23 April 2008
On this cool, spring evening we took our city walk to the Hachioji Campus of the Tama Art University to investigate the new library, completed in the spring of 2007. Professor Satoshi Tabuchi, who has been coordinating the architecture and general campus planning for the Hachioji Campus, was kind enough to give the lighting detectives a personal tour of the library and campus.
by: misa fujii / hiroyuki miyake
Library during the Daytime
Reading is the focus and concentration of a fixed line of vision over a long period of time and sharp shadowing can disturb this concentration. During the daytime, daylight creates soft shadows and a slightly changing atmosphere through out the library. Natural light penetrates thin, white curtains helps to soften the lighting along the seating near the windows. The silhouette of the Zelkova trees and curtain pattern fall onto the desktop with spots of sunbeams that stream through the tree leaves to create a relaxing reading atmosphere. The indirect fluorescent lighting overhead reflects off the concert ceiling to recreate the impression of a cloudy day. Each space seems very personal, like one would want to curl up by oneself with a book on a rainy day. These two types of light meet in a perfectly, soft gradation of light and shadow to create a very comfortable reading a studying environment.
Tray of Light
The sloping 1st floor and spiraling staircase to the 2nd floor is a design just begging visitors to move around and explore. It is a unique experience with discoveries to be found all over the library. However, the indirect lighting was not designed to facilitate this movement. On the stairs the 1st floor indirect lighting is clearly in view and an obvious source of glare. For the lighting detectives with is a paradox. We are interested in not only appearances, but also the method and this was a great opportunity to view the lighting method involved. But for visitors this design is a source of unpleasant brightness and interrupts the view as they wonder through the building. As a lighting designer I realized that from our everyday experiences, we have to learn to create lighting environments that consider all the elements, down to the finest detail.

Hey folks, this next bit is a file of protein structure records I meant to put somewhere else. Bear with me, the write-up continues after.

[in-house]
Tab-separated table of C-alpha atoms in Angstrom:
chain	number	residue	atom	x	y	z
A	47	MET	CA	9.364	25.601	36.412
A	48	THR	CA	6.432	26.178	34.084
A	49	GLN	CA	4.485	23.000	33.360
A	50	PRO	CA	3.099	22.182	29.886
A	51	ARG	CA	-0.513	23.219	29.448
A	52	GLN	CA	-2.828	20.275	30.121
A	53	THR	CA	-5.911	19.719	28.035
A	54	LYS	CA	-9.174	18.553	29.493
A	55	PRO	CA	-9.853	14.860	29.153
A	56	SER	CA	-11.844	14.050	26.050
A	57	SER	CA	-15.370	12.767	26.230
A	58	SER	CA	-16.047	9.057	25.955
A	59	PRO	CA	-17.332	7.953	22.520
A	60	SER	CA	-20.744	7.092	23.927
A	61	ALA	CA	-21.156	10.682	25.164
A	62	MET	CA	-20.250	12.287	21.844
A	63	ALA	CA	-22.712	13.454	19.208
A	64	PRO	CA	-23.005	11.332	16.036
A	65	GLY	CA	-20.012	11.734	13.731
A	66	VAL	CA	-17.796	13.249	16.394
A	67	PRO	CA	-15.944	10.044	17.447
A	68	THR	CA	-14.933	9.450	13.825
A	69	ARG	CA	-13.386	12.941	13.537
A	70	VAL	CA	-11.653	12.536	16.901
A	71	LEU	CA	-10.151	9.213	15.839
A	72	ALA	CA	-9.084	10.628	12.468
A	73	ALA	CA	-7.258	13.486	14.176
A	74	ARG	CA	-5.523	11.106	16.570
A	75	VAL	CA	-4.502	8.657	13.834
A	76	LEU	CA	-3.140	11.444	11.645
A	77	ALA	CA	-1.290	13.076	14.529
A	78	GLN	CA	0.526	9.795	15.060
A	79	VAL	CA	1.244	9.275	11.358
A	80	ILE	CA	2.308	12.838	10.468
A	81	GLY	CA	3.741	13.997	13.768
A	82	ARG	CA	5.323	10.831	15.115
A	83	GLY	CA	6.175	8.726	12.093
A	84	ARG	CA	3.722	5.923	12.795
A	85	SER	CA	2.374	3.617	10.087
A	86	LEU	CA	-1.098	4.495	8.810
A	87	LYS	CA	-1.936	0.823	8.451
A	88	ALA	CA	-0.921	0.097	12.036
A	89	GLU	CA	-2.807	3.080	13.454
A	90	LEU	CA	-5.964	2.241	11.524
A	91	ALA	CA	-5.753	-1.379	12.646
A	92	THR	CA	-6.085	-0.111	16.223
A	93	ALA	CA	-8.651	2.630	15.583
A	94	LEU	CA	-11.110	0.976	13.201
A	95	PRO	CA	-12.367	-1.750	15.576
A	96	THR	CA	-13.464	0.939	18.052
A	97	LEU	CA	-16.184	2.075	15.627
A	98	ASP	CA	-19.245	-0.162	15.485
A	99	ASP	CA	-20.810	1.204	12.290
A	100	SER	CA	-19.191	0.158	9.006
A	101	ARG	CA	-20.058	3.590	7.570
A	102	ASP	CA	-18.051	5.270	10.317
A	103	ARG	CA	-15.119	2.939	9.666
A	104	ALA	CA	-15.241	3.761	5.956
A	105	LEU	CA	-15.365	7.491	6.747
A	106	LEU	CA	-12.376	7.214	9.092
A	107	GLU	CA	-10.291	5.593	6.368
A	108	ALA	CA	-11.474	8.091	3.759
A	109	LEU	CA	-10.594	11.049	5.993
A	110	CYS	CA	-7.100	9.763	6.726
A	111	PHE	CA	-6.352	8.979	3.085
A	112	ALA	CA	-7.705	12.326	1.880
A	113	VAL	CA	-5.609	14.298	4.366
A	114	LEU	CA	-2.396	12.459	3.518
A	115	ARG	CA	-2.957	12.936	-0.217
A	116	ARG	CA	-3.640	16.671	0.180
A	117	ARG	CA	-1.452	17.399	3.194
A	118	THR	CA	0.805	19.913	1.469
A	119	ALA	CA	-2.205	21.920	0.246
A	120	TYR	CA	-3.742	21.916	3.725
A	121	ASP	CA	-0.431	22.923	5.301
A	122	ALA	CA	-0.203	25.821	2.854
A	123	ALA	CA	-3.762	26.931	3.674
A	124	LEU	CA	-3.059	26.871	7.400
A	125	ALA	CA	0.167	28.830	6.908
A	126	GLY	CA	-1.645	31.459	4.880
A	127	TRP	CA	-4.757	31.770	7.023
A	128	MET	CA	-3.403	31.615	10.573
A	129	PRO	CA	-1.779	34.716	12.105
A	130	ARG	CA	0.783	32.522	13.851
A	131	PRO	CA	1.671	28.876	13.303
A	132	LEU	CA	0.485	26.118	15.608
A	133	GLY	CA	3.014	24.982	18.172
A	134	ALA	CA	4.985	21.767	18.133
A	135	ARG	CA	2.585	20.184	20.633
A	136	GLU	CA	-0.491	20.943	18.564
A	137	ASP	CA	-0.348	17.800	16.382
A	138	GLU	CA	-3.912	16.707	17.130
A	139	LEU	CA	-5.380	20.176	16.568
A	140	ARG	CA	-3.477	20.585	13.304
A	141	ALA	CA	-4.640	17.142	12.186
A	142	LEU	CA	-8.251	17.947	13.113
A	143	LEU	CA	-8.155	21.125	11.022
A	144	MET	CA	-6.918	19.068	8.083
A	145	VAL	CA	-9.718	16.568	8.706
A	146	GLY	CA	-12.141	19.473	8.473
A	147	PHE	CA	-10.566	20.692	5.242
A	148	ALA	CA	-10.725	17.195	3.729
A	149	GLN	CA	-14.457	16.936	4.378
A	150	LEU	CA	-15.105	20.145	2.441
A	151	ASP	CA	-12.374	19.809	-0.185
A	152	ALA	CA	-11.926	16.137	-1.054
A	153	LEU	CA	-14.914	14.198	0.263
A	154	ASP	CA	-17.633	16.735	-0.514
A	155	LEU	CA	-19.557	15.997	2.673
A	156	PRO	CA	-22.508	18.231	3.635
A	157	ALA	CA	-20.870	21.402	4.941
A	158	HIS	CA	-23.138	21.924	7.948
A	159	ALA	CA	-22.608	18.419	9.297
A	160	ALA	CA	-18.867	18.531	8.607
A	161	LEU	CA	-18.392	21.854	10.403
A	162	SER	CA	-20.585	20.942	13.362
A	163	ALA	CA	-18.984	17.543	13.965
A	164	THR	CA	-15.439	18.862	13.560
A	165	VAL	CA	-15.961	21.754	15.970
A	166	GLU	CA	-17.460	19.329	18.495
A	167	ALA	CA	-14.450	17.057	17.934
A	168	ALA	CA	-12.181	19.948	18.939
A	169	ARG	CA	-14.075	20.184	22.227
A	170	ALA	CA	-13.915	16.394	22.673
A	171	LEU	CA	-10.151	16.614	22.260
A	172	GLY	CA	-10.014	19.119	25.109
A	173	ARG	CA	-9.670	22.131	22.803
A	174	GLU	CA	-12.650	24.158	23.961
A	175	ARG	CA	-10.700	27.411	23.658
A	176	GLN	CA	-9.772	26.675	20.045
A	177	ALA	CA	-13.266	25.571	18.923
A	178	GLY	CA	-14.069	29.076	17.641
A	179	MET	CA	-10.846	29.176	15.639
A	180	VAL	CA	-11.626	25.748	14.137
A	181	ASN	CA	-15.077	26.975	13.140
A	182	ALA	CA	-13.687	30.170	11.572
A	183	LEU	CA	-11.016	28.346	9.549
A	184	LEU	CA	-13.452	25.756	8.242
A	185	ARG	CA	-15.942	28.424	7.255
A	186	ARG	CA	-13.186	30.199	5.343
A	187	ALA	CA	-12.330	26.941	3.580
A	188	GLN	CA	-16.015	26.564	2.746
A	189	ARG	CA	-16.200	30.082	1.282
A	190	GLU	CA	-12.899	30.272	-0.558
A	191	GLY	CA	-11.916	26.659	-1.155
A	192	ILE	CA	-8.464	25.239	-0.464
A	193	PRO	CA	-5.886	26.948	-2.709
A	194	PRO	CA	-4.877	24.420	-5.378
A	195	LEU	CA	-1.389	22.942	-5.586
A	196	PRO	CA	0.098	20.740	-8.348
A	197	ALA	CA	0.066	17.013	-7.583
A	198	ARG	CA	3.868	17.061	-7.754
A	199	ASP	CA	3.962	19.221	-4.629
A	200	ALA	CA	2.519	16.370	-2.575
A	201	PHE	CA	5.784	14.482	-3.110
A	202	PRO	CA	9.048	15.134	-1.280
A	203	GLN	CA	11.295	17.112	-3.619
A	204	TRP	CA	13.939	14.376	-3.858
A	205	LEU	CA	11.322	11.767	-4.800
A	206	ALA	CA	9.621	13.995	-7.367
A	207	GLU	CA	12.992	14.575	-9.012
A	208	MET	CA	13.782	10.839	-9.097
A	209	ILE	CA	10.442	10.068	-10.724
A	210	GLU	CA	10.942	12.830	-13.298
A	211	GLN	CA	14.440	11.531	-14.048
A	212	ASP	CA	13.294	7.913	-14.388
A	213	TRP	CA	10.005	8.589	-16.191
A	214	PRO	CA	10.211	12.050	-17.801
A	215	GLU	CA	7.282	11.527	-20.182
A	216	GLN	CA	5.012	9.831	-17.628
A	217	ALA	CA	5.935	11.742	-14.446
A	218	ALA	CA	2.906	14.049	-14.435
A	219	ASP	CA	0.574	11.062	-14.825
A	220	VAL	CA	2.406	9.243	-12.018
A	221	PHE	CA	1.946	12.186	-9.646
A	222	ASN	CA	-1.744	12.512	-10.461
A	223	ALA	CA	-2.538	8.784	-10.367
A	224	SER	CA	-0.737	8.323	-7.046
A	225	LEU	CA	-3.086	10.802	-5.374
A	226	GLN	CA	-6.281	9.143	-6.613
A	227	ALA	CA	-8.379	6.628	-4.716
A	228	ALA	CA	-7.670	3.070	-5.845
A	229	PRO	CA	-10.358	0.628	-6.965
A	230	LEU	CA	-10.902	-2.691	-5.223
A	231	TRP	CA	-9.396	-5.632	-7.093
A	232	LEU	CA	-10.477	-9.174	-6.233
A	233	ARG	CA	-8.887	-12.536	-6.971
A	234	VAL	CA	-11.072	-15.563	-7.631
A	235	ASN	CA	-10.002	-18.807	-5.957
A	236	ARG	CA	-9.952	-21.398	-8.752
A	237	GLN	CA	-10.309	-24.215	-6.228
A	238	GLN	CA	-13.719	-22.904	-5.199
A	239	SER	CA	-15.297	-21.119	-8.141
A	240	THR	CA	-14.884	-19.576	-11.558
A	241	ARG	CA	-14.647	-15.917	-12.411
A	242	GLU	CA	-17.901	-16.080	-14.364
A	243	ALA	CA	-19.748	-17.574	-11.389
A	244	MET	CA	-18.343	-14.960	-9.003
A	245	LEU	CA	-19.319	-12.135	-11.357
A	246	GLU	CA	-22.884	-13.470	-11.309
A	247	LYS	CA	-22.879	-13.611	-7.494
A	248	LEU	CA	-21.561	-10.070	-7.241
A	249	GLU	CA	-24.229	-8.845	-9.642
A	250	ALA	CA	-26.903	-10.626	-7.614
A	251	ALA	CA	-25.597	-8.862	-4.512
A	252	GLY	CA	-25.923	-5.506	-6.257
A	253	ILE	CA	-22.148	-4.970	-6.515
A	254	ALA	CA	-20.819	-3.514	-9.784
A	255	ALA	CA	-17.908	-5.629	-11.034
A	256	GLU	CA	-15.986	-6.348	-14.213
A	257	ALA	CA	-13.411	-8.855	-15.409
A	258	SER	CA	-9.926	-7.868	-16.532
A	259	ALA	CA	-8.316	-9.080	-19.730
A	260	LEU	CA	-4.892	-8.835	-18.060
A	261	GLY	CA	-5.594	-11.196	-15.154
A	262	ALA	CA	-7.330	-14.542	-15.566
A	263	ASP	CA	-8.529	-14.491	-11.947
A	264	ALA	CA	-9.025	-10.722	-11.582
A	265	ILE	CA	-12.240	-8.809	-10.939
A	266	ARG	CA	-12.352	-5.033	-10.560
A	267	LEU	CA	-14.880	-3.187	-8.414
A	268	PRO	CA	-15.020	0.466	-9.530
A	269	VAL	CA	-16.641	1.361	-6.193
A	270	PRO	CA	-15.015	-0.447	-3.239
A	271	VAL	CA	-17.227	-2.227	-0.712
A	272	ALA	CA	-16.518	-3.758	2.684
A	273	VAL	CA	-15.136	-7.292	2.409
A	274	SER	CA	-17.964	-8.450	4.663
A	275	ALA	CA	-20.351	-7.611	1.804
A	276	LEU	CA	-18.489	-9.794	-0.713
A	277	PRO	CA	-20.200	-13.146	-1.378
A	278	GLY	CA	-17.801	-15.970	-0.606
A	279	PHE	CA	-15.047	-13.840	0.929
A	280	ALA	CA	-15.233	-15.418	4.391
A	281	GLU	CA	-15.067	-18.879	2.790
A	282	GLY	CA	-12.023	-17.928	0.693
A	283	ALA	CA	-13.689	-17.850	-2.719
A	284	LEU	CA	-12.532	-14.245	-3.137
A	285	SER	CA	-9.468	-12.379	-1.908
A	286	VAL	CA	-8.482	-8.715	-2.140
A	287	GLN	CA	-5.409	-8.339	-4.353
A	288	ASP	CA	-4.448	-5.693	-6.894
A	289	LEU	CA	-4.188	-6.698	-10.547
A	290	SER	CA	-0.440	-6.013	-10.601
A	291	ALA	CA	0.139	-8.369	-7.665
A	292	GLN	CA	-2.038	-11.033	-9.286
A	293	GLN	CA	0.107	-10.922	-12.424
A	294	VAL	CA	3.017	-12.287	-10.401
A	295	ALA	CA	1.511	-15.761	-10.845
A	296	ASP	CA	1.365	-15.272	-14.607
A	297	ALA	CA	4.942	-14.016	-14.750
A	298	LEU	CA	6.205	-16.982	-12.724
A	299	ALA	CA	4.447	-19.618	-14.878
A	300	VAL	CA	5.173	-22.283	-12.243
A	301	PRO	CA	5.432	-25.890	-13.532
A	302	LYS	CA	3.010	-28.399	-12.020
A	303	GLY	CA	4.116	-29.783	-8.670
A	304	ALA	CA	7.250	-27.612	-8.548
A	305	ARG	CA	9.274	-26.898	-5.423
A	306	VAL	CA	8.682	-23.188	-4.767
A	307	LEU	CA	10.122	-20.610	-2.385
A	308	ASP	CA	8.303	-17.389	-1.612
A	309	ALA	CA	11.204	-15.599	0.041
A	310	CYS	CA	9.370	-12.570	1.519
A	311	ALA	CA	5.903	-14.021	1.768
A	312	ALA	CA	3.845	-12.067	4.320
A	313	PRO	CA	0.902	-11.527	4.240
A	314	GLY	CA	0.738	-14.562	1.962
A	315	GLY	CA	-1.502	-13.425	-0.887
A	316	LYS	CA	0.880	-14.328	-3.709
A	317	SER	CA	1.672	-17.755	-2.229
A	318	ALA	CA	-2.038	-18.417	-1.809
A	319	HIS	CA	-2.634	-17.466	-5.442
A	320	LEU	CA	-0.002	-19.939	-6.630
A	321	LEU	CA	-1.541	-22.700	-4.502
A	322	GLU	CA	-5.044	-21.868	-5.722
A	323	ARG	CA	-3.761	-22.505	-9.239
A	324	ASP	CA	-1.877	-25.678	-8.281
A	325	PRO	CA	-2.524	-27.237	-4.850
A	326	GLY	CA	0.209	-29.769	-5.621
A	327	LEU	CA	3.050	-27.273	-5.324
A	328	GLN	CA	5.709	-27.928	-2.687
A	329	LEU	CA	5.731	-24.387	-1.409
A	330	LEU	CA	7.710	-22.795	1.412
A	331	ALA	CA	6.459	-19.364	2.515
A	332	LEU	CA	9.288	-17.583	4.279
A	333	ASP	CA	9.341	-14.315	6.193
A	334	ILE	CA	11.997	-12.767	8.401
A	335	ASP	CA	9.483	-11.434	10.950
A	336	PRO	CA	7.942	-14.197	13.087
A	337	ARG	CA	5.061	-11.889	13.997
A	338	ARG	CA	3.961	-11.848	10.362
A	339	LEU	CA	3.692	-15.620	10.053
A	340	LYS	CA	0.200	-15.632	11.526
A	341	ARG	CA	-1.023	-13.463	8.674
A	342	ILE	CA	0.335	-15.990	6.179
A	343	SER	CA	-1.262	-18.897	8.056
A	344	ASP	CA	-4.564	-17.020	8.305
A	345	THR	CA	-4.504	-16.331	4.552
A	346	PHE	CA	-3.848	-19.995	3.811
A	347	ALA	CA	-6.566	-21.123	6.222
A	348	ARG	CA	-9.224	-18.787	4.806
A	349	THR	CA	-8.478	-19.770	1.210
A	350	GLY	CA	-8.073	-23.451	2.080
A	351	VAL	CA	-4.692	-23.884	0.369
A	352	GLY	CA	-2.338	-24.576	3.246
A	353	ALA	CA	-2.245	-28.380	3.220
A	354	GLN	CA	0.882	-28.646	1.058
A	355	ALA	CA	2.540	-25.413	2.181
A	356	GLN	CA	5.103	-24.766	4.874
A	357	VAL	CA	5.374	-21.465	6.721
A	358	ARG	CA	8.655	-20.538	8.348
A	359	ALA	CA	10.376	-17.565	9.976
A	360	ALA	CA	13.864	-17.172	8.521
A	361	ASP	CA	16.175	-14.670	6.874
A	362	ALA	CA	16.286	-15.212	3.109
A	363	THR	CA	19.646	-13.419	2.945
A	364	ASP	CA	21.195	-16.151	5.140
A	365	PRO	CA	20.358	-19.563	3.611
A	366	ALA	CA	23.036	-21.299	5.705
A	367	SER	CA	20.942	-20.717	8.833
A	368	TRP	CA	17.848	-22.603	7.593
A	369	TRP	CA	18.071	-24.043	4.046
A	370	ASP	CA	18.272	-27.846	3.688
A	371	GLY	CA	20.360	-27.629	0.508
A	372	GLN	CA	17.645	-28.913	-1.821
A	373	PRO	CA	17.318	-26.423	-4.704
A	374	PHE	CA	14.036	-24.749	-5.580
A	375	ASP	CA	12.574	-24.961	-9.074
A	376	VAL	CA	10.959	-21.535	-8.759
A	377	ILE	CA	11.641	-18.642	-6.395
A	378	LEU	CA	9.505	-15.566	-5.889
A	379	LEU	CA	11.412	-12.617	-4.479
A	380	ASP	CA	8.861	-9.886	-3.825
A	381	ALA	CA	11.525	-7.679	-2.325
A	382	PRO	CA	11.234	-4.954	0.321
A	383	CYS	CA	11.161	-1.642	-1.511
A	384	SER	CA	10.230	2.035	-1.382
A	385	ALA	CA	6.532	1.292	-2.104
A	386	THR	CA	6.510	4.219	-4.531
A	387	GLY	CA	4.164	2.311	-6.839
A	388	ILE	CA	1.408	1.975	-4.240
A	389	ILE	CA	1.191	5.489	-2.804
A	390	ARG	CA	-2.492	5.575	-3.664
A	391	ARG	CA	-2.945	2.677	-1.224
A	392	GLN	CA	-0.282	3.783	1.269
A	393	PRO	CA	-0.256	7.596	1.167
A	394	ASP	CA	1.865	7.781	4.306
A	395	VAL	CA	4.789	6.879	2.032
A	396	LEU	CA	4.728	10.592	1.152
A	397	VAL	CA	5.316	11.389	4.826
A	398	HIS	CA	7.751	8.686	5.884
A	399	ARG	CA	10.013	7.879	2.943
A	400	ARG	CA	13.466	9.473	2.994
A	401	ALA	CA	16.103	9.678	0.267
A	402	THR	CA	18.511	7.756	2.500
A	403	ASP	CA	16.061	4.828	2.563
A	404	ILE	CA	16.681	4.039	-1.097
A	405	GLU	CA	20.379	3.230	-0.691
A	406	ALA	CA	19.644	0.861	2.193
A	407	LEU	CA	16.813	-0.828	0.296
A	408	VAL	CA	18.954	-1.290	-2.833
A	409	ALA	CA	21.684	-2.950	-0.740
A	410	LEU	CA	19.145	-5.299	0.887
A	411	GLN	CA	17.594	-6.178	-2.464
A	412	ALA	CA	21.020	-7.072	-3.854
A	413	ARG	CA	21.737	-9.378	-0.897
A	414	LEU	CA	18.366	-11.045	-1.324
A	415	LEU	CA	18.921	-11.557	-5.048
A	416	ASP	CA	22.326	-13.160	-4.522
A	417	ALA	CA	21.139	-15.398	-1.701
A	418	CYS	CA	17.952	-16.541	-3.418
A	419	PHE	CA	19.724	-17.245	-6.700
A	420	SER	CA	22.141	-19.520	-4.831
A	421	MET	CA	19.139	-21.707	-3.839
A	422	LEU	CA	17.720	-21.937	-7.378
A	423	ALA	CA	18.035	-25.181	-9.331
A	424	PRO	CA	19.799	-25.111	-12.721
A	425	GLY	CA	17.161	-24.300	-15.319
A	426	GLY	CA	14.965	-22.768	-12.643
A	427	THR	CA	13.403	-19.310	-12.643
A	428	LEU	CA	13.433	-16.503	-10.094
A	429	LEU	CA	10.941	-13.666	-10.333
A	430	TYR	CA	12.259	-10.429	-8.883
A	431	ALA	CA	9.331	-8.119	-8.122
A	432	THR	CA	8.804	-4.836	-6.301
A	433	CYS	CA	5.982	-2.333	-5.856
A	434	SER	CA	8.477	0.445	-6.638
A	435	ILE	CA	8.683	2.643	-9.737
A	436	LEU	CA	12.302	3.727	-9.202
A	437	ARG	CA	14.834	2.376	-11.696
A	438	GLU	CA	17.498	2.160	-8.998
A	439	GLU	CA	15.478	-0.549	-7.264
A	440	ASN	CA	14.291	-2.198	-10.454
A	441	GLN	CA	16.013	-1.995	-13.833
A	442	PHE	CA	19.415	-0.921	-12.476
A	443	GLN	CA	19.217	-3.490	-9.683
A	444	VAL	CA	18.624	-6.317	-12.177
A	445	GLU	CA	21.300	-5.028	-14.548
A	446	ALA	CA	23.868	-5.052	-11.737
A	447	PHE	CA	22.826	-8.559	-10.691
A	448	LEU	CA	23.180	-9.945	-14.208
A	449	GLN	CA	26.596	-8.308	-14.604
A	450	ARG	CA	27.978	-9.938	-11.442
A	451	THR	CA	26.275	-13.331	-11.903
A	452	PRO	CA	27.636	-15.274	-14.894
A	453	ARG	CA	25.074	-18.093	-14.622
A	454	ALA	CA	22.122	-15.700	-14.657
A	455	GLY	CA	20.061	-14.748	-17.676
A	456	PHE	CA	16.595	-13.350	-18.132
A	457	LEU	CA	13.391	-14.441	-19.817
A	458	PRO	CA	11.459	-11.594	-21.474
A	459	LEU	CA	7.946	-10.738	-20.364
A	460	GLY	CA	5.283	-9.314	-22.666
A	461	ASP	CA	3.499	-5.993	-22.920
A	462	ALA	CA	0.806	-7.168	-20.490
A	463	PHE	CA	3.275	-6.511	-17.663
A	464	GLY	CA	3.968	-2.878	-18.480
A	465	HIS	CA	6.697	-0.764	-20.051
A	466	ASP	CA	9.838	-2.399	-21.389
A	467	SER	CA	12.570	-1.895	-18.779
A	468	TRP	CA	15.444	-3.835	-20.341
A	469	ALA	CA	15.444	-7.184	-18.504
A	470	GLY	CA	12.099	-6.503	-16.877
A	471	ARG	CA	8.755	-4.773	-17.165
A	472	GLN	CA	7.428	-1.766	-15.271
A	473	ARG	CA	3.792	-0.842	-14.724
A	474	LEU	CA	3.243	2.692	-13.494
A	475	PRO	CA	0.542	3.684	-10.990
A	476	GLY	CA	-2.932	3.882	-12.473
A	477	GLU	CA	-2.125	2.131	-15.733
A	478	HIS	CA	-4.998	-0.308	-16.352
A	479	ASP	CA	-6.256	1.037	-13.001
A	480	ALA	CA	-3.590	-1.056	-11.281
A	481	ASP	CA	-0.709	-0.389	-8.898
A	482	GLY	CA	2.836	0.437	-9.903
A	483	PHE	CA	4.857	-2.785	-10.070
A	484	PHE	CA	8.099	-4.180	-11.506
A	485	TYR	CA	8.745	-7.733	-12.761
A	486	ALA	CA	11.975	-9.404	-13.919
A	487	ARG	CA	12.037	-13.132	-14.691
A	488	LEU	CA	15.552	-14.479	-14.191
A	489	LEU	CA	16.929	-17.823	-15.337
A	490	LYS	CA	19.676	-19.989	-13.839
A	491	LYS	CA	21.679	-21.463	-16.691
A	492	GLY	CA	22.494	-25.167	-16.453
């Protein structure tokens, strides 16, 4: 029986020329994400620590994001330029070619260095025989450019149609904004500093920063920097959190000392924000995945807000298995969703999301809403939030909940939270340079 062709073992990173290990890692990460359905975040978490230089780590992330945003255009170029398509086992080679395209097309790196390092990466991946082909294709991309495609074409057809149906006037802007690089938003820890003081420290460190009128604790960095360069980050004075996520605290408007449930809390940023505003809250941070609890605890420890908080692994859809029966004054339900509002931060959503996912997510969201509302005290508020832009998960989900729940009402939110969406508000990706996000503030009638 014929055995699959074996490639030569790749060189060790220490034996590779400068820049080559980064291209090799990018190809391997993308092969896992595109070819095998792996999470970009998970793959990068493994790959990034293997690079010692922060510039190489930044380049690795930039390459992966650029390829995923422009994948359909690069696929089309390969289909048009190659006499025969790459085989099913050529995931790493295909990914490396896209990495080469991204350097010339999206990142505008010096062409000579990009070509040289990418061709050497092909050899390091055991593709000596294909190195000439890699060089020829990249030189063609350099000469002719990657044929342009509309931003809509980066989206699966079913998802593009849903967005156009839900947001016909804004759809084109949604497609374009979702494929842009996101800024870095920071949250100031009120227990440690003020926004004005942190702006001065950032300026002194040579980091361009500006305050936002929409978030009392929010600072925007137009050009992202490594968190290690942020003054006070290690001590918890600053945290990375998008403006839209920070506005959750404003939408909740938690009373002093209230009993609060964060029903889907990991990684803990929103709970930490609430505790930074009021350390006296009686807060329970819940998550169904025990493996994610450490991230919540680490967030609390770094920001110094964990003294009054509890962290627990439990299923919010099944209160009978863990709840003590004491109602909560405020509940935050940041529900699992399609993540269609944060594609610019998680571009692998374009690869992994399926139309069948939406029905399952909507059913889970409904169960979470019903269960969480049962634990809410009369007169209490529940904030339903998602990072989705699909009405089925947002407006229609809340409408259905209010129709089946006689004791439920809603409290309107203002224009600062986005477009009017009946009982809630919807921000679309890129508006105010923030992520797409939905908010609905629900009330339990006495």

Library at Night
During the day the library absorbed plenty of natural light and seemed to blend into the environment, but as the sun went down, the fluorescent lights brightly lit the interior, pulling the building out of the black campus. If I were the designer on this project, I would turn off all the indirect ceiling lights, with only the warm glow from the desk and bookshelf tasks lights. Students would have plenty of light for working at their desks, but the rest of the interior would reflect the blackness of the night outside. This is how I think we should greet the night, by blending in with it and getting lost in a good book.
Light Library, Dark Library
After visiting this library, I realized that there are two types of libraries: active libraries and storage libraries. The new Tama U. Library is the former, a very active library. Wherever one would stop to read a look or do some work, there is always the right amount of light. All sorts of different information is orderly and very understandable. The books are arranged for easy access with a homogenous amount of light throughout the overlapping spaces. On the other hand, a storage library has the unpleasant image of a room with small, cobwebbed windows and rows of dust shelves. One might think they where hunting for books in a cave where something lies sleeping, buried beneath mounds of books. This is an image that needs to be put to rest, but a diverse, heterogeneous lighting environment is not such a bad thing.
The Hachioji campus of the Tama Art University sits quietly on the edge of Tama New Town. Most of the campus buildings are comparatively low, only a few stories high, but spread out and interspersed with green lawns. From the main gate the path took us to the heart of the campus, past the library, auditorium, and media center with department buildings along the perimeter. The campus is fairly dark at night with only a few students visible, but light from the plaza, glass enclosed workshops, small student galleries, and other buildings still in use, create small patches of light and the hint of students hard to work. But there is still something lonesome in the plaza and around the campus. The lamps on the pole lights are glaring, but not very bright, and the bollards are few and far between. A university campus might wear this cloak of darkness well, but
someone should do something about connecting each